I’ll admit to, um, fast forwarding MacDonald’s opera house scenes. But one cannot help but be roused by her lively rendition of the film’s trademark song, “San Francisco” right before the earthquake. The song is, to this day, the theme song of the city. I had a friend who worked in a hotel there and once I called him and he put me on hold. What was the hold music? Jeanette belting out “San Francisco”! And yes, my friend made fun of me for being excited about hold music…

clark gable jeanette macdonald san francisco

Clark apparently wasn’t a fan of Jeanette’s soprano –he was hesitant to star in the film because he thought he’d just be a prop standing there listening to her sing.  To appease him, most of Jeanette’s singing scenes were filmed separately from Clark’s reaction shots. Interesting fact:  One of MacDonald’s opera gowns was later re-used as a gown for Gilda in The Wizard of Oz (1939).

clark gable jeanette macdonald san francisco clark gable jeanette macdonald san francisco

Jeanette was not one of Clark’s favorite leading ladies. He found her to be diva-like and a bit too prim and proper for his taste. He was also irritated that it was in her contract that she was given time off every month for her, ahem, “ladies days.” It is often repeated that she bothered him so much one day on the set that he purposely ate spaghetti loaded with garlic for lunch, knowing that that afternoon they were supposed to film a love scene. Jeanette was so offended by his breath she nearly fainted. Seems a bit immature for him, who knows if it’s true or not.

clark gable jeanette macdonald san francisco clark gable jeanette macdonald san francisco clark gable jeanette macdonald san francisco clark gable jeanette macdonald san francisco

The earthquake scenes are really something to behold. The stunning special effects used to simulate the earthquake were created by hydraulic platforms that were pulled apart by cables with hoses underneath. They took weeks of testing to perfect.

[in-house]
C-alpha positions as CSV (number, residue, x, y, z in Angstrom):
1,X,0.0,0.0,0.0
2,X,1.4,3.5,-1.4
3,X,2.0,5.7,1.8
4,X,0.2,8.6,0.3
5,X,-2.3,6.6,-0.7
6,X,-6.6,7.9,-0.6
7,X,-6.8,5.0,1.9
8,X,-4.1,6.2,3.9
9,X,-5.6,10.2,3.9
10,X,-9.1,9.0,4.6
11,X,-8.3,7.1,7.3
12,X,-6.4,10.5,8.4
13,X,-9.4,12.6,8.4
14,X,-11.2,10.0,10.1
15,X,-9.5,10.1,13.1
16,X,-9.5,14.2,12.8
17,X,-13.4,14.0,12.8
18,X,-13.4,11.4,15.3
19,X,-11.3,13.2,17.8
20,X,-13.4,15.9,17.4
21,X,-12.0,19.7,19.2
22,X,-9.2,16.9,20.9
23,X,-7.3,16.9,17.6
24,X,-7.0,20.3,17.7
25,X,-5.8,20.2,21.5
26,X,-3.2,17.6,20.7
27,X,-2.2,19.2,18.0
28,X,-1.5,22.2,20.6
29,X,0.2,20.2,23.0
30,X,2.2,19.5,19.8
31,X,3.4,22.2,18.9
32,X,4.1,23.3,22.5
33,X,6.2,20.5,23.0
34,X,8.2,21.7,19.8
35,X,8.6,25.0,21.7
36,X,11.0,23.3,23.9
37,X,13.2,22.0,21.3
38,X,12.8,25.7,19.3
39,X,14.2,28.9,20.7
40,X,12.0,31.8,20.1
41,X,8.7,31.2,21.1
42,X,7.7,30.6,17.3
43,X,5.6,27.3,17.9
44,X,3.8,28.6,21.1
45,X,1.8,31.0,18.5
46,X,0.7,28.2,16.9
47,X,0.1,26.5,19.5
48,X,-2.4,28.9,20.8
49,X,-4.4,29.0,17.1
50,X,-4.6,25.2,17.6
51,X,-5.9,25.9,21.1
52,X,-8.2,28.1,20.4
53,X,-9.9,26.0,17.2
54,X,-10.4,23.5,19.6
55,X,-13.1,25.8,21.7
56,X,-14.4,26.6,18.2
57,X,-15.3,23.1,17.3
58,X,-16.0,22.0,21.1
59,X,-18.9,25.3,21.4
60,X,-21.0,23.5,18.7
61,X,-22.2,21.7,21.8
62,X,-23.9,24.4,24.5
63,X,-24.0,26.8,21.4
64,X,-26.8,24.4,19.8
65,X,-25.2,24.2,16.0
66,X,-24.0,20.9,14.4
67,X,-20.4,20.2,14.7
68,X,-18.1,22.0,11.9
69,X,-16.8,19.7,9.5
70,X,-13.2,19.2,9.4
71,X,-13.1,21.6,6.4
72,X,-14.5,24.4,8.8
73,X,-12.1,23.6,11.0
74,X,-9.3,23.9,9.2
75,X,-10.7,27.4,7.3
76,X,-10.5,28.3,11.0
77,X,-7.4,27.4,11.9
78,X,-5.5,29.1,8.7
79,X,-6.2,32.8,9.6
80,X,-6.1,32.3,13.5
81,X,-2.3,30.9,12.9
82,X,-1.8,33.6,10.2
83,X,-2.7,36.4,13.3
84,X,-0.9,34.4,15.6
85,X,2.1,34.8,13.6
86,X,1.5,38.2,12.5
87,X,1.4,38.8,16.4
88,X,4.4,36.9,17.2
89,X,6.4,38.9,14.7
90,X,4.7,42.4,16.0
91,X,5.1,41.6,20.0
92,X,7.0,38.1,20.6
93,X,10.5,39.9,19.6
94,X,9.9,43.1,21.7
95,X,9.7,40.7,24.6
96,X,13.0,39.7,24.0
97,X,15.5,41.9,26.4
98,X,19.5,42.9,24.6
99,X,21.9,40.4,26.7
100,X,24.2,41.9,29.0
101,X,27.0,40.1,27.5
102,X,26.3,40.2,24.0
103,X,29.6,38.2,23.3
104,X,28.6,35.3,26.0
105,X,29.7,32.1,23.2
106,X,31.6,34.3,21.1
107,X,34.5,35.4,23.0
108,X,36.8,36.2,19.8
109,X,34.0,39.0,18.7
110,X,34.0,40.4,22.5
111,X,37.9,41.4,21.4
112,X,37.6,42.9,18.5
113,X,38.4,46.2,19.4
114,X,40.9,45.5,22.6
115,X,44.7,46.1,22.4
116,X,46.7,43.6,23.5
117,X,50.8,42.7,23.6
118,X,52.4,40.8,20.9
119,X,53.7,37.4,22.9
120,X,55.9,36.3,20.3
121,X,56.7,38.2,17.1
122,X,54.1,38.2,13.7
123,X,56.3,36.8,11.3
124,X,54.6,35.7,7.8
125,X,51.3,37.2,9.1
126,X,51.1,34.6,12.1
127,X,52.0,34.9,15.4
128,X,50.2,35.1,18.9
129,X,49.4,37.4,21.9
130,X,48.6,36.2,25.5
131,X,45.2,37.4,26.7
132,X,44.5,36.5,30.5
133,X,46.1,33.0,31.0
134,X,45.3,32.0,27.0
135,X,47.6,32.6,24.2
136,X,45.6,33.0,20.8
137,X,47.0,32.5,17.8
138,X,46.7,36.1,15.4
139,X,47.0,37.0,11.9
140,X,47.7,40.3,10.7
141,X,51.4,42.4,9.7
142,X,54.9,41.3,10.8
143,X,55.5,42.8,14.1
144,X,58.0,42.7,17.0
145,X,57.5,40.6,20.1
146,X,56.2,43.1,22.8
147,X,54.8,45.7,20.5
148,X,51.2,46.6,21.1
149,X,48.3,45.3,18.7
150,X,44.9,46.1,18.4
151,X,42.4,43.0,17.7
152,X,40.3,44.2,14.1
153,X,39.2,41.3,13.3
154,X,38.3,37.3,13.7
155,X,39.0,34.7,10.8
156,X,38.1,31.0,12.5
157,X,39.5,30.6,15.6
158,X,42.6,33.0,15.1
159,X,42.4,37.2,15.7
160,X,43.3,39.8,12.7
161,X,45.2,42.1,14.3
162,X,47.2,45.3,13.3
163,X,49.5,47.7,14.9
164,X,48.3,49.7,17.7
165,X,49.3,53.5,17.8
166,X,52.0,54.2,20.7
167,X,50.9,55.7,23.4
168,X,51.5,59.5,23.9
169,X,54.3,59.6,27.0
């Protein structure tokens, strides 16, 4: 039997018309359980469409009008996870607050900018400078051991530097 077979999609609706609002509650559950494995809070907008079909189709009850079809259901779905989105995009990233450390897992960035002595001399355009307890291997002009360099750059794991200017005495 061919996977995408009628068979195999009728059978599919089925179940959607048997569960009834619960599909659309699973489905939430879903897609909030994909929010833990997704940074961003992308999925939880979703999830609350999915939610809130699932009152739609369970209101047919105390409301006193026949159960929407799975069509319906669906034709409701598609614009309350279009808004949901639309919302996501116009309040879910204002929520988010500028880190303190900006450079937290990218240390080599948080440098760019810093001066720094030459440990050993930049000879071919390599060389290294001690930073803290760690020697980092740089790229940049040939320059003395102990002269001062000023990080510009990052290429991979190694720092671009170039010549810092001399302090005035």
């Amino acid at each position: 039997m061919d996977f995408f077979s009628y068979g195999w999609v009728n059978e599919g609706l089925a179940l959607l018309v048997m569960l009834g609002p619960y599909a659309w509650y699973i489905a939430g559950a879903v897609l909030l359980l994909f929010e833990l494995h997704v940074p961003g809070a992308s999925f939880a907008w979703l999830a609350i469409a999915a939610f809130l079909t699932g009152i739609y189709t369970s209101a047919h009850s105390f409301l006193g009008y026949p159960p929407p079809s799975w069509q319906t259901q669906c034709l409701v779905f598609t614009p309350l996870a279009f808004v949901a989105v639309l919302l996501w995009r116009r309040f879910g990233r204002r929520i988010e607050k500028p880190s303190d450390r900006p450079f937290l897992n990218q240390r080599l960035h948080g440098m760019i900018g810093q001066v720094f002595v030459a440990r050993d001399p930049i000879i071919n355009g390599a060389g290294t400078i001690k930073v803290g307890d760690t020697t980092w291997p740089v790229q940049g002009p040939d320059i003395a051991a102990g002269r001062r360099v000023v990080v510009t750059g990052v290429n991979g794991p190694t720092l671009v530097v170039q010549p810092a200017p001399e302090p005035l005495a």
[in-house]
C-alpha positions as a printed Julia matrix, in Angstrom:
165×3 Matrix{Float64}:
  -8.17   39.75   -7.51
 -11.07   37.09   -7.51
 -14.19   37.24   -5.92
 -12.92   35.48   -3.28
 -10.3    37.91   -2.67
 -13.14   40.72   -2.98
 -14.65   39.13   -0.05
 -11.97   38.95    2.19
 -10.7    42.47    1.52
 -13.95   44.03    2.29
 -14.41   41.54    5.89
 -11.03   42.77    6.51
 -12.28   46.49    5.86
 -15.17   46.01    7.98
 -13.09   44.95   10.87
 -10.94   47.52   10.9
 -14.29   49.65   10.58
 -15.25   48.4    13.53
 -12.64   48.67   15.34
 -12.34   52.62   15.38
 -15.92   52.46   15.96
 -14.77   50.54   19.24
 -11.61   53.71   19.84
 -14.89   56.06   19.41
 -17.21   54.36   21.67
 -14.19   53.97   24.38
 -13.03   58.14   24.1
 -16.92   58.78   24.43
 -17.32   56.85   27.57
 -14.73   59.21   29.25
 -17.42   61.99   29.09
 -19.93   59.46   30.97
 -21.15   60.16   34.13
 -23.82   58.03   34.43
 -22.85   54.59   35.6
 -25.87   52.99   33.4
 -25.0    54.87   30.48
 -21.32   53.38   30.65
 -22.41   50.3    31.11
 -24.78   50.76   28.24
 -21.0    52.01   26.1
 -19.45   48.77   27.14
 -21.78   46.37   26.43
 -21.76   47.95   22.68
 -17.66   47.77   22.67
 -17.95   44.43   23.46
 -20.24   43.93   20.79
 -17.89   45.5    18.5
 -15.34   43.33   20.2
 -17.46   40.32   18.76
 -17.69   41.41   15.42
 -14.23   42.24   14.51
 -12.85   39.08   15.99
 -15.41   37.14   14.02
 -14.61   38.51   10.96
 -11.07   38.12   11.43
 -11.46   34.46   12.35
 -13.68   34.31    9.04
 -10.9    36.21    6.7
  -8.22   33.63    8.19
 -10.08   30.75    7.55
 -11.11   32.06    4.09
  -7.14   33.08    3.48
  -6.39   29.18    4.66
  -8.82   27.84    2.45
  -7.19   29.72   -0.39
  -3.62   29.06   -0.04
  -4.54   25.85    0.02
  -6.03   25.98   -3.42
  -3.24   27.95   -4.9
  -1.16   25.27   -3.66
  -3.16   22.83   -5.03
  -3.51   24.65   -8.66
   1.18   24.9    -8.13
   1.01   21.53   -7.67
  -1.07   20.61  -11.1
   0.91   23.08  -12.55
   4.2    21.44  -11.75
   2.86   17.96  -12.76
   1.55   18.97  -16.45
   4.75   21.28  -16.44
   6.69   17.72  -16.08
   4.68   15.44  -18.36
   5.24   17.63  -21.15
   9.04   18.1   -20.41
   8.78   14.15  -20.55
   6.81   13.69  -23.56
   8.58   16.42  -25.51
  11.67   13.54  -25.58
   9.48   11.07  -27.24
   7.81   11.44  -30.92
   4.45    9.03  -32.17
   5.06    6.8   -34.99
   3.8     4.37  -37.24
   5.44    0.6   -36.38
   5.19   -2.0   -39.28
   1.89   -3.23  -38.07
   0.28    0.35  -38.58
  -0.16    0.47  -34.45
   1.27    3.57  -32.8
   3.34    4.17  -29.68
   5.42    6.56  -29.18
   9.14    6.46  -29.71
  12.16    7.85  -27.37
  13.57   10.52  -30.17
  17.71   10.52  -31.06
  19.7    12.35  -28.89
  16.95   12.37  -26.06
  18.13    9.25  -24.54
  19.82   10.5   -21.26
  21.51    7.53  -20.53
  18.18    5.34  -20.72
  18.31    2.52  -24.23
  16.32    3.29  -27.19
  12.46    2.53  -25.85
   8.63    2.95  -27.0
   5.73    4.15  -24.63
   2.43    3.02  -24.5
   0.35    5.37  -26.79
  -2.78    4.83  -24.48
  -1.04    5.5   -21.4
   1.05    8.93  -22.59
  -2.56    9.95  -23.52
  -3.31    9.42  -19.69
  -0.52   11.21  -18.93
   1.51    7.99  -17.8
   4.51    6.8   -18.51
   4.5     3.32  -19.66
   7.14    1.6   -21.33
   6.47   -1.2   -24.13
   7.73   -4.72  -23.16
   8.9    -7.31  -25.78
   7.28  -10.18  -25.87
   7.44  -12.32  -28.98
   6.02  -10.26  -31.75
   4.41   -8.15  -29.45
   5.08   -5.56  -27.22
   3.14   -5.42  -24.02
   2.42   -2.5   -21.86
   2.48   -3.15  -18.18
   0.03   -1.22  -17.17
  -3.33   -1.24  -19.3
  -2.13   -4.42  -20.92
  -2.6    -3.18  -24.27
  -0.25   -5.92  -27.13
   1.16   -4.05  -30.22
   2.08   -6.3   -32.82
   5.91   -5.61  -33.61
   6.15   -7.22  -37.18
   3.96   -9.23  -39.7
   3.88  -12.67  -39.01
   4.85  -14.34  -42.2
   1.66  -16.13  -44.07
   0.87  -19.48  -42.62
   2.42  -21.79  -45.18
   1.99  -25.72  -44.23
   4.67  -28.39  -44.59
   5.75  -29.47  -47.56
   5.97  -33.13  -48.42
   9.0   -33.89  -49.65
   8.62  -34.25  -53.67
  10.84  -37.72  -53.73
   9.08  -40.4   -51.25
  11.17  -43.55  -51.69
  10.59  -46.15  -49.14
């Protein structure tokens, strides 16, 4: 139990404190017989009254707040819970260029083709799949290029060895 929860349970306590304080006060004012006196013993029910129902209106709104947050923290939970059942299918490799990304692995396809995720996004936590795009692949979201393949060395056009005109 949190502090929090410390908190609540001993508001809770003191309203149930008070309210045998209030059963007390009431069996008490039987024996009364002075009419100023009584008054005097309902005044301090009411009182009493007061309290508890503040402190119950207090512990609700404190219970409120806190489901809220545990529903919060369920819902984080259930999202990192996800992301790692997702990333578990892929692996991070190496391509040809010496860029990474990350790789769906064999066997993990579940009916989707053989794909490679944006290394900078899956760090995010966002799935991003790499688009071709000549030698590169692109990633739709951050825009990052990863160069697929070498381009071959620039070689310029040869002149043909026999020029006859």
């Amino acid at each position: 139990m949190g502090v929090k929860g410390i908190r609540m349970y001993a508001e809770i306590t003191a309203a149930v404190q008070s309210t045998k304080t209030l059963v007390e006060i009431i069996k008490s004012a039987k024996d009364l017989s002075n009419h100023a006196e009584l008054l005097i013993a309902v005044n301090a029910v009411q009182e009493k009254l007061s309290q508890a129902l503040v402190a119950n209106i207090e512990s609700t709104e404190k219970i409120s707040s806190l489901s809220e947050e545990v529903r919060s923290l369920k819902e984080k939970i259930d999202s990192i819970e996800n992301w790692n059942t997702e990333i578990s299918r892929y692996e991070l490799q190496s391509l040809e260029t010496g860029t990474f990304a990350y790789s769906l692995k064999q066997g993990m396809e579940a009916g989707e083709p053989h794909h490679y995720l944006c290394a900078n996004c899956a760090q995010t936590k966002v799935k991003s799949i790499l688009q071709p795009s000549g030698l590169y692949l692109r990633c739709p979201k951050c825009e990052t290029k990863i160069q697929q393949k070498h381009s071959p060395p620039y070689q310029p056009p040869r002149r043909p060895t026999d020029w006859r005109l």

clark gable san francisco clark gable san francisco clark gable san francisco clark gable san francisco

Legendary director D.W. Griffith was hired to direct the earthquake scenes after the producers saw the rushes of Van Dyke’s version, which they thought were rushed and fake-looking. Griffith gave them the authenticity they needed. His only direction to the mobs of extras was, “Pretend it’s an earthquake! Run for your lives! Try to help your friends!”

clark gable san francisco clark gable san francisco

A critical darling, San Francisco won the Academy Award for Best Sound Recording. It was also nominated for Best Picture, Best Director, Best Assistant Director, Best Writing (Original Story), and Best Actor Spencer Tracy. Clark was bitter about Spencer’s nomination, especially since his role was more of a supporting part. While I do think Spencer does a good job here , I think he is rather wasted in the role. Spencer (here and also in Test Pilot) was much too talented an actor to be playing Clark’s sidekick with a conscience. Spencer and Clark were friends for decades, but Clark was always envious of Spencer’s acting chops, while Spencer was jealous of Clark’s intense popularity.

clark gable jeanette macdonald spencer tracy san francisco